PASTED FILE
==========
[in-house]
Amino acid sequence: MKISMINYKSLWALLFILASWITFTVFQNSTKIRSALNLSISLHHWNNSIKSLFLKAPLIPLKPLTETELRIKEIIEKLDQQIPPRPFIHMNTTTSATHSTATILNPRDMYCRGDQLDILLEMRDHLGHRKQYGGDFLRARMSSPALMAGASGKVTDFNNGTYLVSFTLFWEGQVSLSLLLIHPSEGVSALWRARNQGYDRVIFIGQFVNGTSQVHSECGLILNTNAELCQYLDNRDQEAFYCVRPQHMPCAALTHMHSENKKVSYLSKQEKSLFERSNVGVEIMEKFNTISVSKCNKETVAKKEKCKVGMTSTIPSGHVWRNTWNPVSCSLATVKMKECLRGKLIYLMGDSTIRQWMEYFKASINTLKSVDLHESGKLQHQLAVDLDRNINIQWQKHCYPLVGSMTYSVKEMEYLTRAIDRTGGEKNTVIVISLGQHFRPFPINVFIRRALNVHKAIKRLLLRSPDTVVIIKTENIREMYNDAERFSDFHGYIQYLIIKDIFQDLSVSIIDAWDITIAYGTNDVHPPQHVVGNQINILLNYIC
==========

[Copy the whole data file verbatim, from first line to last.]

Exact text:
[in-house]
Amino acid sequence: MKISMINYKSLWALLFILASWITFTVFQNSTKIRSALNLSISLHHWNNSIKSLFLKAPLIPLKPLTETELRIKEIIEKLDQQIPPRPFIHMNTTTSATHSTATILNPRDMYCRGDQLDILLEMRDHLGHRKQYGGDFLRARMSSPALMAGASGKVTDFNNGTYLVSFTLFWEGQVSLSLLLIHPSEGVSALWRARNQGYDRVIFIGQFVNGTSQVHSECGLILNTNAELCQYLDNRDQEAFYCVRPQHMPCAALTHMHSENKKVSYLSKQEKSLFERSNVGVEIMEKFNTISVSKCNKETVAKKEKCKVGMTSTIPSGHVWRNTWNPVSCSLATVKMKECLRGKLIYLMGDSTIRQWMEYFKASINTLKSVDLHESGKLQHQLAVDLDRNINIQWQKHCYPLVGSMTYSVKEMEYLTRAIDRTGGEKNTVIVISLGQHFRPFPINVFIRRALNVHKAIKRLLLRSPDTVVIIKTENIREMYNDAERFSDFHGYIQYLIIKDIFQDLSVSIIDAWDITIAYGTNDVHPPQHVVGNQINILLNYIC